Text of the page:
Advertising boycott puts increasing pressure on Facebook – ICT news

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Facebook’s advertising boycott continues to spread. Companies are trying to pressure Facebook to make its rules on hate messages more stringent.

American automaker Ford and sporting goods manufacturers Adidas and Reebok are joining the growing ranks of companies that seem to be fed up with expressions of hate on social media. For thirty days, Ford stopped advertising on platforms such as Facebook in the United States. In other sectors, the initiative is still under study. Adidas and Reebok will boycott Facebook and Instagram around the world next month.

They follow in particular the example of the Starbucks coffee chain, the ice cream maker Ben & Jerry’s, the clothing brands Patagonia and The North Face, the Anglo-Dutch food group Unilever, the telecommunications giant Verizon and Coca-Cola .

The origin of this campaign is the way Facebook handles inflammatory words and hate speech, especially when it is expressed by politicians. The drop that broke the camel’s back is clearly a message from President Trump in which he seems to be calling on protesters protesting against police violence. For weeks, the United States has been submerged in demonstrations against racism and police violence, in response (among other things) to the death of George Floyd.

Trump’s post in question was deleted or tagged by other social media like Twitter, but Facebook kept it because, according to Facebook boss Marc Zuckerberg, it was not breaking the rules. Although her company has in the meantime removed several advertisements from the Trump campaign, it has built the image of the only technological site that does little or nothing to combat hate messages. Right now, the subject is particularly sensitive in American companies, which want to show their most diverse side through demonstrations and interest in the Black Lives Matter movement.

Meanwhile, at Microsoft

Meanwhile, an article on the Axios news site shows that Microsoft was ahead of the rest. Starting in May, the company stopped advertising on Facebook and Instagram in the United States. The main reason is not, as in the case of the current boycott, the rules that Facebook may or may not impose on its messages, but the placement of these advertisements. The tech giant was concerned that ads might be placed next to “inappropriate content,” wrote Chris Capossela, marketing manager at Microsoft, in an internal message Axios was able to view. It is unknown if there are specific reasons for this, but the message cites “hate speech, pornography, terrorist messages, etc.” as examples of inappropriate messages. In this sense, the boycott of Microsoft is somewhat similar to the previous actions of advertisers against YouTube, where it turned out that their advertisements were shown before and after inappropriate photos of children or videos of radical Muslims.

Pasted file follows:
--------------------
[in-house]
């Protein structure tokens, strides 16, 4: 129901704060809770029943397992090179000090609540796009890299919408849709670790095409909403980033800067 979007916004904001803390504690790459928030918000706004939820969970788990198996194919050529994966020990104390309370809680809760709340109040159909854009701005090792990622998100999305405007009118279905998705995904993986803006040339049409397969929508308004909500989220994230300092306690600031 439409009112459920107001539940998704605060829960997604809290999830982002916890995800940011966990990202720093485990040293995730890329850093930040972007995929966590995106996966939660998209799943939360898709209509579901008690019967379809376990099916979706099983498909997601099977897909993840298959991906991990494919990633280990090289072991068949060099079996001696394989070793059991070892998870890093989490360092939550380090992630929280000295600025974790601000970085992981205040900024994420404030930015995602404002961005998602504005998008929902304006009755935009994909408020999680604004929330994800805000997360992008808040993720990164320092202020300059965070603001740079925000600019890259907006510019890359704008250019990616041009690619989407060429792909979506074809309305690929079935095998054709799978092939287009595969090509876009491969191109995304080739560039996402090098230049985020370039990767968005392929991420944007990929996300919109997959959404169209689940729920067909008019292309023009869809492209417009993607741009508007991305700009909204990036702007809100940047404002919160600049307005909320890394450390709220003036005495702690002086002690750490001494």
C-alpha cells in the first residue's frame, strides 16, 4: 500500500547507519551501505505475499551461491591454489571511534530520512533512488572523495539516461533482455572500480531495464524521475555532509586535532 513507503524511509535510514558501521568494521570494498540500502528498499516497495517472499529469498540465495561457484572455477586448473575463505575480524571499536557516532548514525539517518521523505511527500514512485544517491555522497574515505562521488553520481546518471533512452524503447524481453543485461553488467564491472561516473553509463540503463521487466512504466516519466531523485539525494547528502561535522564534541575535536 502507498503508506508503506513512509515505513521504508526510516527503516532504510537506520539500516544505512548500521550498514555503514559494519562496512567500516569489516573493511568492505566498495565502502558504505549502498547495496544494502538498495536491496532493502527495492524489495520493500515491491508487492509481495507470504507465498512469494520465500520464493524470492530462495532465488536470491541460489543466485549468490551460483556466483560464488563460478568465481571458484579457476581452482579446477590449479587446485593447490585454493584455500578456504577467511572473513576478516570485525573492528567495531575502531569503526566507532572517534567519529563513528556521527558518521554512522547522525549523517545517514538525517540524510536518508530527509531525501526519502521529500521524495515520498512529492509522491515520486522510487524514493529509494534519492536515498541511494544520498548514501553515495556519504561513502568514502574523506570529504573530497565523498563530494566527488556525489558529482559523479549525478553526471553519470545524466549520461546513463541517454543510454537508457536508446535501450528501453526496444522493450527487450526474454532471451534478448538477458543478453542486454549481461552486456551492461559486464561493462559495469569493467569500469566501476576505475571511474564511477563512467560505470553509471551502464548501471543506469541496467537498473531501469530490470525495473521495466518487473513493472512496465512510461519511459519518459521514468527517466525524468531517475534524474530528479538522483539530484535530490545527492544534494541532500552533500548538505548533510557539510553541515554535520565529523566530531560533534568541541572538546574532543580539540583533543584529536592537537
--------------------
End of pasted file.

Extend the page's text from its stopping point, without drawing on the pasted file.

Microsoft wants to make clear that it is not necessarily involved in the boycott, but that it is in contact with Facebook to make changes. It seems logical that the tech giant should be a little more careful. Microsoft is collaborating with Facebook on a few projects. For example, it refers all users of its recently disappeared streaming platform, Mixer, to Facebook Gaming.

American automaker Ford and sporting goods manufacturers Adidas and Reebok are joining the growing ranks of companies that seem to be fed up with expressions of hate on social media. For thirty days, Ford stopped advertising on platforms such as Facebook in the United States. In other sectors, the initiative is still under study. Adidas and Reebok will boycott Facebook and Instagram around the world next month. They follow in particular the example of the Starbucks coffee chain, the ice cream maker Ben & Jerry’s, the clothing brands Patagonia and The North Face, the Anglo-Dutch food group Unilever, the telecommunications giant Verizon and Coca-Cola The origin of this campaign is the way Facebook handles inflammatory and hate speech, especially when it is expressed by politicians. The drop that broke the camel’s back is clearly a message from President Trump in which he seems to be calling on protesters protesting against police violence. For weeks, the United States has been submerged in demonstrations against racism and police violence, in response (among other things) to the death of George Floyd. Trump’s post in question was deleted or tagged by other social media like Twitter, but Facebook kept it because, according to Facebook boss Marc Zuckerberg, it was not breaking the rules. Although her company has in the meantime removed several advertisements from the Trump campaign, it has built itself the image of the only technological site that does little or nothing to combat hate messages. Right now, the subject is particularly sensitive in American companies, which want to show their most diverse side through demonstrations and interest in the Black Lives Matter movement. Meanwhile, at Microsoft Meanwhile, an article on the Axios news site shows that Microsoft was ahead of the rest. Starting in May, the company stopped advertising on Facebook and Instagram in the United States. The main reason is not, as in the case of the current boycott, the rules that Facebook may or may not impose on its messages, but the placement of these advertisements. The tech giant was concerned that advertisements might be placed next to “inappropriate content,” wrote Chris Capossela, marketing manager at Microsoft, in an internal message Axios was able to view. It is unknown if there are specific reasons for this, but the message cites “hate speech, pornography, terrorist messages, etc.” as examples of inappropriate messages. In this sense, the boycott of Microsoft is somewhat similar to the previous actions of advertisers against YouTube, where it turned out that their advertisements were shown before and after inappropriate photos of children or videos of radical Muslims. Microsoft wants to make clear that it is not necessarily involved in the boycott, but that it is in contact with Facebook to make changes. It seems logical that the tech giant should be a little more careful. Microsoft is collaborating with Facebook on a few projects. For example, it refers all users of its recently disappeared streaming platform, Mixer, to Facebook Gaming.